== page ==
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Just Do The Right Thing

Talking to a co-worker at the hospital on the administration floor, I noticed a perplexed Hispanic woman who was obviously lost. We rushed to the woman and stated “Can we help you?” However, the woman, who was out of breath, could only speak to us in Spanish. Neither my co-worker nor I could speak any Spanish; however, somehow my friend asked, “You need to go to the Eye Center?” and the woman nodded yes.
We were so happy. We thought we had communicated with the woman in distress. (In reality, we should have known that the Hispanic woman could not have understood “You need to go to the Eye Center” as it was obvious to us from the beginning that she could not communicate in English.) I volunteered to take her to the Eye Clinic, located about 200 yards away on a different level.
 As we were walking to the Eye Center, the woman was trying vehemently to tell me something. I thought she was trying to thank me for helping her; however, as we got into the elevator I quickly knew that was the furthest thing from her mind.
As the elevator started to descend, I noticed the woman leaning on another woman, screaming and apparently becoming sick. People in the elevator quickly started asking, “Are you OK? What’s the matter?” However, I knew the answer to those questions. She was obviously petrified of elevators! Now, I knew, that instead of what I initially thought was her thanking me for sho wing her the way to the Eye Clinic, she was frantically trying to find the way to the stairs. Suddenly, I pressed the button for the next floor and we quickly exited from the elevator. She said, “Gracias,” [Spanish for thank you–living in Texas, even I knew that term]. However, my mind raced to another problem: how was she going to get to the Eye Center, or did she now even want to get to the Eye Center?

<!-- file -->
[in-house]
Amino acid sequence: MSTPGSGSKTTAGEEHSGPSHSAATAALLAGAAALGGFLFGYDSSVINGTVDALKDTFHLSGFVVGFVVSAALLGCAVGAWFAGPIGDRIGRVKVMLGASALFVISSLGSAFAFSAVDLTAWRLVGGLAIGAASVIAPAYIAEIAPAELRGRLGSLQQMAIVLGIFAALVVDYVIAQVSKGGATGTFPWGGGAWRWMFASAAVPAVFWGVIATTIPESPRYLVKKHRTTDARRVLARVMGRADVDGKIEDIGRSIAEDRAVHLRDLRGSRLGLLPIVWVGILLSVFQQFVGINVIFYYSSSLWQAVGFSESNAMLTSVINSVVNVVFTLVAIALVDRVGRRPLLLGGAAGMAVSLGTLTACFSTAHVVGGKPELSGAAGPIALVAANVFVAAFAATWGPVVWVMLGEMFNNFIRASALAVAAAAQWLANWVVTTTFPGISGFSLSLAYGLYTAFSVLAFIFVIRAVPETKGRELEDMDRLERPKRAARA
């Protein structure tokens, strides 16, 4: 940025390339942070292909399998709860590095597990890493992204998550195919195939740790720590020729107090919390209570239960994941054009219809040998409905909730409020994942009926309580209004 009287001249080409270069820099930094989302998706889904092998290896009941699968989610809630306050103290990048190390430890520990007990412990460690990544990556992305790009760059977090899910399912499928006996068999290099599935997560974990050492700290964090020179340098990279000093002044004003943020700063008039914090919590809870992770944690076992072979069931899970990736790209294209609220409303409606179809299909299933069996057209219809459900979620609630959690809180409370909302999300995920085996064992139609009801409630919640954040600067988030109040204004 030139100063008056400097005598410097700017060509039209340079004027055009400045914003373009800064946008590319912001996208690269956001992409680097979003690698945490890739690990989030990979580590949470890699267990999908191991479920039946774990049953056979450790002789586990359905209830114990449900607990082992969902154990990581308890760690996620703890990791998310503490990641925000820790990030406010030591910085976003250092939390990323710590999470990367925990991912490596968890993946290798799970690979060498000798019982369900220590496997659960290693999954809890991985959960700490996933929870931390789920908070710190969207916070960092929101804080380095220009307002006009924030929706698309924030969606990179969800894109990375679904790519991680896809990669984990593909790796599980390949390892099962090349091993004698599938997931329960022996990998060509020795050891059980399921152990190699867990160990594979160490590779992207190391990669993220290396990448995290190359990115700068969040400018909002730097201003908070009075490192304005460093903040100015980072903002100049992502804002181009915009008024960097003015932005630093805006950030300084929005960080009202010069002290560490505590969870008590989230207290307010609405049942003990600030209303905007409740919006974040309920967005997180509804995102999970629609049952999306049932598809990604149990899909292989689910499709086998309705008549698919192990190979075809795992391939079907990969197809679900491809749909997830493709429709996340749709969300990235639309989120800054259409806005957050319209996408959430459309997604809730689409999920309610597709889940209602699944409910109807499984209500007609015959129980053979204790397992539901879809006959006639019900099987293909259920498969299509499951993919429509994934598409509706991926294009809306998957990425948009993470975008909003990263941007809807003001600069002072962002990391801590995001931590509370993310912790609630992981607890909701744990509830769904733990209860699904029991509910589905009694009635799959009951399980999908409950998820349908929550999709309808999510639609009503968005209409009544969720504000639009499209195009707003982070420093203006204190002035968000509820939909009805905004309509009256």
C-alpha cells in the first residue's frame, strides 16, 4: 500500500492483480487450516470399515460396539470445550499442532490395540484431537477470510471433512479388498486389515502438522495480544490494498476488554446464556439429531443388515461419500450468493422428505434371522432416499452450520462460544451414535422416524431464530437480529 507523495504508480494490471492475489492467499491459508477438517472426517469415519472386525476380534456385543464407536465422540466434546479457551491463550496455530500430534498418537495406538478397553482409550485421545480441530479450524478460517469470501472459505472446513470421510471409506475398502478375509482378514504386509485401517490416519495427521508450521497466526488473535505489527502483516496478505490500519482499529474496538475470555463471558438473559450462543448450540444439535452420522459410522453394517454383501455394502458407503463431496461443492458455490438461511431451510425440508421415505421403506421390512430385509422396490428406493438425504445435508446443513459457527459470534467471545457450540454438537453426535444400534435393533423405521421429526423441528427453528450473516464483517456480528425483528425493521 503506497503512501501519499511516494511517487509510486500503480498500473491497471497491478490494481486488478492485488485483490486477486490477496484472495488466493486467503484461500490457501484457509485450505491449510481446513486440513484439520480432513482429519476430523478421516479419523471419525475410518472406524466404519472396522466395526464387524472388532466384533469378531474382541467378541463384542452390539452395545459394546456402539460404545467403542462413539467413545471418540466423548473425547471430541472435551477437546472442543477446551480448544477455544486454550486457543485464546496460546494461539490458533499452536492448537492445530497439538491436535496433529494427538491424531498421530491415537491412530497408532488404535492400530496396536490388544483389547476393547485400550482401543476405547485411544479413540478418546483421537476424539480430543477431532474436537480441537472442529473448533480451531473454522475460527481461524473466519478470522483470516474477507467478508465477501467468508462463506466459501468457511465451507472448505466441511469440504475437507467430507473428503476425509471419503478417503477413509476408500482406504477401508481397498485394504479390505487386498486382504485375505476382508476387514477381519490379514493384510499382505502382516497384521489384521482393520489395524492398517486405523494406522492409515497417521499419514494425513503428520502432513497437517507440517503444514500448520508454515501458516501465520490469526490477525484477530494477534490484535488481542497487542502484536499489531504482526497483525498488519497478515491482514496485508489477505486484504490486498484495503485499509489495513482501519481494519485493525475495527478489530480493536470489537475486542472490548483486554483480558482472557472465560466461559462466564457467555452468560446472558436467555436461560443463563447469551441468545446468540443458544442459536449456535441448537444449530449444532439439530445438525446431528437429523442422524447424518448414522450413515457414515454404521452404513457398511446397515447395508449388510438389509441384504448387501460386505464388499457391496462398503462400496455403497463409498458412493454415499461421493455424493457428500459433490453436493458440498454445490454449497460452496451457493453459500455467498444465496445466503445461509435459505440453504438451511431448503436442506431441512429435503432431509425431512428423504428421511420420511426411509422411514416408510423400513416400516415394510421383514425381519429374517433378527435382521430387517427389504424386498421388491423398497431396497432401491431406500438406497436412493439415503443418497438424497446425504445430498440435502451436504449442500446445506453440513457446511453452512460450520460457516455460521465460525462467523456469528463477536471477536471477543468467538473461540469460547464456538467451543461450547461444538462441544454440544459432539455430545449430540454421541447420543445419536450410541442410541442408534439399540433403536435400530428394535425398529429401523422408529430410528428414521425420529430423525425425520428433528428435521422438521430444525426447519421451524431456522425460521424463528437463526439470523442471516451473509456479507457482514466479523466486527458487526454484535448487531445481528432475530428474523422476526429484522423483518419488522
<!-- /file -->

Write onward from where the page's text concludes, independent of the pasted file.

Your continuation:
I asked, “Eye Center?” while pointing to my eyes. She quickly replied, “No, No, No . . Bambinos [babies].” I thought she meant the Children’s Hospital (located in another section of the hospital) but this time I wanted to make sure. 
I looked with her for a bilingual employee, and that interpreter told me that she wanted to visit her 5 year old niece, Mary Gonzales, who was sick and on the ninth floor of the Children’s Hospital.
Now I knew where she wanted to go, but I also knew she wanted to take the stairs. That meant going down six flights of stairs in one section of the hospital and up nine flights of stairs in another section of the hospital. I found the stairs and we descended all the way to the first level. I then went with her past the cafeteria so she could begin her ascent up the nine flights of stairs in the Children’s Hospital. However, as we approached the stairwell door, it hit me: some floors in the Children’s Hospital have locked stairwells from the inside (to prevent kidnappings). That meant I would have to accompany her all the way up nine flights to make sure that she had access on nine.

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Close Call

My job is in patio home sales, and quite often I encounter some unpleasant people. Usually I can contain my contempt and put on a happy face. Other times it can be more difficult to be civil in the face of nastiness and outright rudeness. I find that if someone comes

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